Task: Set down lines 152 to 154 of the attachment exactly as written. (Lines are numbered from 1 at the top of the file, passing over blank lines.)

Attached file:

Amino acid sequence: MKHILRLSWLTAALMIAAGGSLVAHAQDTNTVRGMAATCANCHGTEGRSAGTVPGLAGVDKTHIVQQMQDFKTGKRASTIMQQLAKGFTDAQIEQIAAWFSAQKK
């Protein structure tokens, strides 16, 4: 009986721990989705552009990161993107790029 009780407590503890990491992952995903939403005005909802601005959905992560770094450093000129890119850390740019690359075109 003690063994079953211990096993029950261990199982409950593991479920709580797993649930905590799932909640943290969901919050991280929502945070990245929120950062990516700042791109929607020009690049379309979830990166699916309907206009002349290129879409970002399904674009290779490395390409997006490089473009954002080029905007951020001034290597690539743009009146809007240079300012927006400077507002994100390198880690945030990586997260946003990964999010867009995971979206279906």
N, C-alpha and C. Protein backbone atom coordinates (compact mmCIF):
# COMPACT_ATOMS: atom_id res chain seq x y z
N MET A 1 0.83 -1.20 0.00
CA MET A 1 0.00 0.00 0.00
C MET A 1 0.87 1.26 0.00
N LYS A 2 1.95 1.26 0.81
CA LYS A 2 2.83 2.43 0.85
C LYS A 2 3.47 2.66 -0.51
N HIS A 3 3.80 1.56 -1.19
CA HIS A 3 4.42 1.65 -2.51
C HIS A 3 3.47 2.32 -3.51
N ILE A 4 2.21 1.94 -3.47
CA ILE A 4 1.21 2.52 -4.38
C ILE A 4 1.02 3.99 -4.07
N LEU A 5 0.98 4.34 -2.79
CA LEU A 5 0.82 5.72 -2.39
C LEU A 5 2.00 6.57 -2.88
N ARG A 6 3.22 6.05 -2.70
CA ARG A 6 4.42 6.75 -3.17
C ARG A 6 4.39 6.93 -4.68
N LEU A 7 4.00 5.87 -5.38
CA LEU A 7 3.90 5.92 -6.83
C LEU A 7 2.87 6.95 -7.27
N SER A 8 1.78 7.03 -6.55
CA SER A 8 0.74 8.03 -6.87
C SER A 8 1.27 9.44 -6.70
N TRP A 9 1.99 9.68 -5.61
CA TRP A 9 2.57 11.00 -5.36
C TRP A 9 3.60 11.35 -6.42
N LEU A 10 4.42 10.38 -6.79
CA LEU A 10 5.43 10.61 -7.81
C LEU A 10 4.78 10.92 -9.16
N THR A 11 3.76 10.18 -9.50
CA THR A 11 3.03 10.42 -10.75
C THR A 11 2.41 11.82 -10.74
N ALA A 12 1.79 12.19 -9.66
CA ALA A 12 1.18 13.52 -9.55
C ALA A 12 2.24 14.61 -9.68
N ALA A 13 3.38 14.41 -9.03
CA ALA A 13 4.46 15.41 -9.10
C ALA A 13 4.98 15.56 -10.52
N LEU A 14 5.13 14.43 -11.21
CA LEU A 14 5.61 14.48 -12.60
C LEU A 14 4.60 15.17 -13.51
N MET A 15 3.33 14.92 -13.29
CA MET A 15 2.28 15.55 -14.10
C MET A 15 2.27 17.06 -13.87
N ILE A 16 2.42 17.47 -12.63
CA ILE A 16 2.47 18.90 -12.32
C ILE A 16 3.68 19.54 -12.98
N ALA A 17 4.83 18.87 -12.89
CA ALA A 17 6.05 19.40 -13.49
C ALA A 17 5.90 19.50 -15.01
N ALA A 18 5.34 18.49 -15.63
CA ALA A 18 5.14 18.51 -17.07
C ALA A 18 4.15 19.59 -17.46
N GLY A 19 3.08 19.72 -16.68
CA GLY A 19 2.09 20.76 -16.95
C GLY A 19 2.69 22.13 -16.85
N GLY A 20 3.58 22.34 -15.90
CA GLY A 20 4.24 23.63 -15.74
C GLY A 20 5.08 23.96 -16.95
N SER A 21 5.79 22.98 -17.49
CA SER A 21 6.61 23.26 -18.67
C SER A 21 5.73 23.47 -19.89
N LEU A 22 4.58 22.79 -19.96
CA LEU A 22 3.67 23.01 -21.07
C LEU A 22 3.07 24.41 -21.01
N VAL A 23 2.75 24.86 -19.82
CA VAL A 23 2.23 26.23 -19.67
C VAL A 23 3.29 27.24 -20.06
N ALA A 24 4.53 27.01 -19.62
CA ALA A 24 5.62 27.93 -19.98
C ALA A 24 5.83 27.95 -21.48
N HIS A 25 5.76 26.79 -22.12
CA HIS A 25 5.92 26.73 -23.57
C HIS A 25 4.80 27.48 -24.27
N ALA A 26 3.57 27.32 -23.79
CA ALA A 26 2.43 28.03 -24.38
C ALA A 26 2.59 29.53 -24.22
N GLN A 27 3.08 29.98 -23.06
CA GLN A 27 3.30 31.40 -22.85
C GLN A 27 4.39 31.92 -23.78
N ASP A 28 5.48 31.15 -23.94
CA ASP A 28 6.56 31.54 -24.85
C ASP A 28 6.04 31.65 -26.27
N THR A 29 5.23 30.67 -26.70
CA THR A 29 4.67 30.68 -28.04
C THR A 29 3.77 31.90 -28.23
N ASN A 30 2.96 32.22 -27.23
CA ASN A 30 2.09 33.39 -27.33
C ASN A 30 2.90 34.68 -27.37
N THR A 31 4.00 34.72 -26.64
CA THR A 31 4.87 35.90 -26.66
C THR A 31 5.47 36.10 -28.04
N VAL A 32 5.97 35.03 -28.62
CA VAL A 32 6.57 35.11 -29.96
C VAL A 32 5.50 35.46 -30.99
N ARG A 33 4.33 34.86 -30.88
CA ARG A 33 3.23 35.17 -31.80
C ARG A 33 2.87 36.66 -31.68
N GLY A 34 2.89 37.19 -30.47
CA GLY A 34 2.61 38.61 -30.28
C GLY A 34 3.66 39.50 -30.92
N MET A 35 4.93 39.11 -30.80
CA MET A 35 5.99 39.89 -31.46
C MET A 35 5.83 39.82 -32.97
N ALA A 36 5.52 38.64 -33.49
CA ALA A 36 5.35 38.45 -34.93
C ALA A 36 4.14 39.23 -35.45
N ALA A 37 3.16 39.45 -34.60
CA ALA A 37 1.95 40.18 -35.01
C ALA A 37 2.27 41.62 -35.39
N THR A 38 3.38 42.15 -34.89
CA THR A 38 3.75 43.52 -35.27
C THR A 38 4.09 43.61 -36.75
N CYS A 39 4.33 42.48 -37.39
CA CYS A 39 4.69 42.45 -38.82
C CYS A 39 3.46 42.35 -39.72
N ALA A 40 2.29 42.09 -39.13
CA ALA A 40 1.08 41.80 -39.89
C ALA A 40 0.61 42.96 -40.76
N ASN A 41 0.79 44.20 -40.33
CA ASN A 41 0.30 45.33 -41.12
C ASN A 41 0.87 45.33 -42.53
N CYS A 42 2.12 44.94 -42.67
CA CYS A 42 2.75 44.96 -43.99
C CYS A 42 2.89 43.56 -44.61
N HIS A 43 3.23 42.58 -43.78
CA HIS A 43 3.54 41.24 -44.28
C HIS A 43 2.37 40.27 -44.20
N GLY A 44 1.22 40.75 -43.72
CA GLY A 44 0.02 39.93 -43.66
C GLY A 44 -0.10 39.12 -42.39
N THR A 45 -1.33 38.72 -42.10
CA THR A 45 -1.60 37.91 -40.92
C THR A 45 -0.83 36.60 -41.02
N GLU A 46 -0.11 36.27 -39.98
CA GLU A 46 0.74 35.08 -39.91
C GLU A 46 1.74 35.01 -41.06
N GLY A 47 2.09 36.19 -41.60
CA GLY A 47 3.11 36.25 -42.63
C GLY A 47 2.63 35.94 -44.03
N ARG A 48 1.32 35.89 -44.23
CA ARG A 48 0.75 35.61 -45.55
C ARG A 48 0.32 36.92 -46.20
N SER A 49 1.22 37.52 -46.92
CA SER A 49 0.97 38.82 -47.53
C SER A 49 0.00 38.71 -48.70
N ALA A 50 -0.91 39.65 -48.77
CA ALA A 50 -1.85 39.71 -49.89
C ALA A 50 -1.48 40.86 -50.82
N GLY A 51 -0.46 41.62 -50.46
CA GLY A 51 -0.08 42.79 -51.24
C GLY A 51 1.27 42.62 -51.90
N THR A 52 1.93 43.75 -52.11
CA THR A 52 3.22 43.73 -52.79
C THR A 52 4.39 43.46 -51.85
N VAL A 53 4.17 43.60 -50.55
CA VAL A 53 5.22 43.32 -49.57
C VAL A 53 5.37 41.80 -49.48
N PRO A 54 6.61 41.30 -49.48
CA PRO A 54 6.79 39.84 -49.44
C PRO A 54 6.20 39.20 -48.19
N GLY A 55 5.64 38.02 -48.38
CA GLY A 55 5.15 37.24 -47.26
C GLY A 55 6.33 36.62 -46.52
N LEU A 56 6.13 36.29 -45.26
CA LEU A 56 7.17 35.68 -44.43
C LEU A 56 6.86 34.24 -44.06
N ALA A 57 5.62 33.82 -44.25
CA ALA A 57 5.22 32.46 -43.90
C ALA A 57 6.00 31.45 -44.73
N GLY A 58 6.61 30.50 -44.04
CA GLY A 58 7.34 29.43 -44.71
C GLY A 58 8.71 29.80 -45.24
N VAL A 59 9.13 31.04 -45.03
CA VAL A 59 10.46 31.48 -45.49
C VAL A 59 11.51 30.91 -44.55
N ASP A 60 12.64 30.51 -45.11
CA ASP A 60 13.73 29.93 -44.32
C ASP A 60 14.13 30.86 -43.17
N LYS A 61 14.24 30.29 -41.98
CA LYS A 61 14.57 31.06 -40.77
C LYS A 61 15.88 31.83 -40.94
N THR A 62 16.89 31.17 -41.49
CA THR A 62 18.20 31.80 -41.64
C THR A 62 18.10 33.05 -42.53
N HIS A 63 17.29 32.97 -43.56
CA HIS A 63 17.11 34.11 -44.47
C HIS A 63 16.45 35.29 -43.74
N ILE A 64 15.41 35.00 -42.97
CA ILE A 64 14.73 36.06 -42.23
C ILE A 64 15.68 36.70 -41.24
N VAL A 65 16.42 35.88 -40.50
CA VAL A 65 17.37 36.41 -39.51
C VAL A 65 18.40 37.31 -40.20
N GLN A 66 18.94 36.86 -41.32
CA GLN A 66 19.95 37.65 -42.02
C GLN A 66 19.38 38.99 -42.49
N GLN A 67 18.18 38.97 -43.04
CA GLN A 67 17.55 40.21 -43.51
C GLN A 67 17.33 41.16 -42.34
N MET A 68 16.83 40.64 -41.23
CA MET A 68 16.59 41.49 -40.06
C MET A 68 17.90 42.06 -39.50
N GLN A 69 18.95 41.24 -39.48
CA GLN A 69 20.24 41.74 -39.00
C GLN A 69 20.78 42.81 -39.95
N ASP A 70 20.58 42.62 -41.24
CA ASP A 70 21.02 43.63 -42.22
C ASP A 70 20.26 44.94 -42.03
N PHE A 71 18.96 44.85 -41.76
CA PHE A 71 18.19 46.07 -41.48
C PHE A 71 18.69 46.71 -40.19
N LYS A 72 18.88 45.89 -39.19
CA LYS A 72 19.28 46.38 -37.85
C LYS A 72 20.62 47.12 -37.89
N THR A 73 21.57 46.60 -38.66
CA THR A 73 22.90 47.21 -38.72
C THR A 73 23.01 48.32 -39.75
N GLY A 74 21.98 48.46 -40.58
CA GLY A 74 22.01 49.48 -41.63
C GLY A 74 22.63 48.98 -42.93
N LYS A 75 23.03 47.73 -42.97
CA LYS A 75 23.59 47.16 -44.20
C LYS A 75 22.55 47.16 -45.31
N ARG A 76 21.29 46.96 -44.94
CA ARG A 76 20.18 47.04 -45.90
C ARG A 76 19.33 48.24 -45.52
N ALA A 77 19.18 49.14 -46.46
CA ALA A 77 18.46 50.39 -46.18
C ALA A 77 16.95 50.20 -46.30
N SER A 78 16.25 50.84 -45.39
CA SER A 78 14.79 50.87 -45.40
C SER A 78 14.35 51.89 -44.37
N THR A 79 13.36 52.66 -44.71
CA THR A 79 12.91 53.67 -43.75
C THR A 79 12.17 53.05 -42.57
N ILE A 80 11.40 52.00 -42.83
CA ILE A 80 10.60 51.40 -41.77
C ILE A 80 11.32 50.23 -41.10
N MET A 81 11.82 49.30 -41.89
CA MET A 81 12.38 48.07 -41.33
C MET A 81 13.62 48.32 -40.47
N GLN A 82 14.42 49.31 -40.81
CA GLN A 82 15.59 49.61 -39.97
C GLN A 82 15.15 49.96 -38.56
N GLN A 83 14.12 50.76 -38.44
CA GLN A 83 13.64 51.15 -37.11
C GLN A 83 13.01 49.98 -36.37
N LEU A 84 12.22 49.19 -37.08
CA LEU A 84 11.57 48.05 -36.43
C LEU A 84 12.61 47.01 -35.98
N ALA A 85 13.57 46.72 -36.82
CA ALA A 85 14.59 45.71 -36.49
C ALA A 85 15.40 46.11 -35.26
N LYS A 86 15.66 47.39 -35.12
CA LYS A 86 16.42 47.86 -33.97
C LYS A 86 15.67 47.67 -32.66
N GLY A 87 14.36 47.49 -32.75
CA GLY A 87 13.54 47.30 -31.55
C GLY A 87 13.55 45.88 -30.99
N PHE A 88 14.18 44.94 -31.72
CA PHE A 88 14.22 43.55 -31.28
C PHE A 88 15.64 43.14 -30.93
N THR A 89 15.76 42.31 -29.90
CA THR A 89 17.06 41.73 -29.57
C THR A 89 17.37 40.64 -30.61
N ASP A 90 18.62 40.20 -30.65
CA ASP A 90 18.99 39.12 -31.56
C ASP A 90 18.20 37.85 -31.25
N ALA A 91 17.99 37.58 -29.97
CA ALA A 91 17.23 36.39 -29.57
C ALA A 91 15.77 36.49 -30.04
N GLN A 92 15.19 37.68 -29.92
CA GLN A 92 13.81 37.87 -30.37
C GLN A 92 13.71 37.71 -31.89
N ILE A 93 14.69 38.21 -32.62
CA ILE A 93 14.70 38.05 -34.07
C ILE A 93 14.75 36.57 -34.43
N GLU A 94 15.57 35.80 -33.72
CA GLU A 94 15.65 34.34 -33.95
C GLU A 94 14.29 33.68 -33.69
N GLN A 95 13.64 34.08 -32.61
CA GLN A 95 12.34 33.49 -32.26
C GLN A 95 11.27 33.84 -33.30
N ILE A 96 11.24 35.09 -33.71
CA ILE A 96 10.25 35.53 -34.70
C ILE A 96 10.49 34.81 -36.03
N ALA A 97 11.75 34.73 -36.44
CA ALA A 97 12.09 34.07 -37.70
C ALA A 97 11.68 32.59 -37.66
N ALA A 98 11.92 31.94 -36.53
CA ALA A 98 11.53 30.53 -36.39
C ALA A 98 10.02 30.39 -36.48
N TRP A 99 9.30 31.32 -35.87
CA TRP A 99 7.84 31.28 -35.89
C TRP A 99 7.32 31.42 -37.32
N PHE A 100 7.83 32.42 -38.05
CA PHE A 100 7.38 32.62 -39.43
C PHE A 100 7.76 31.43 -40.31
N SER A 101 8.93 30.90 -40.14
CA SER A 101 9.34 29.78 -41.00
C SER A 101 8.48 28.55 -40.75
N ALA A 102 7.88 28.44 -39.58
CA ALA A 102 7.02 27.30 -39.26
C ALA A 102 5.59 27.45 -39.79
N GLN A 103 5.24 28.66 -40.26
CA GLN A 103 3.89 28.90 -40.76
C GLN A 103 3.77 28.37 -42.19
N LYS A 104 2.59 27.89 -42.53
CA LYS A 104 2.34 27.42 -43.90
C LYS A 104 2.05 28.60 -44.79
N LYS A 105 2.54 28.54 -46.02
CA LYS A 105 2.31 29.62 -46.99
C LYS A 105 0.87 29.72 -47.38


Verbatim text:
N ALA A 50 -0.91 39.65 -48.77
CA ALA A 50 -1.85 39.71 -49.89
C ALA A 50 -1.48 40.86 -50.82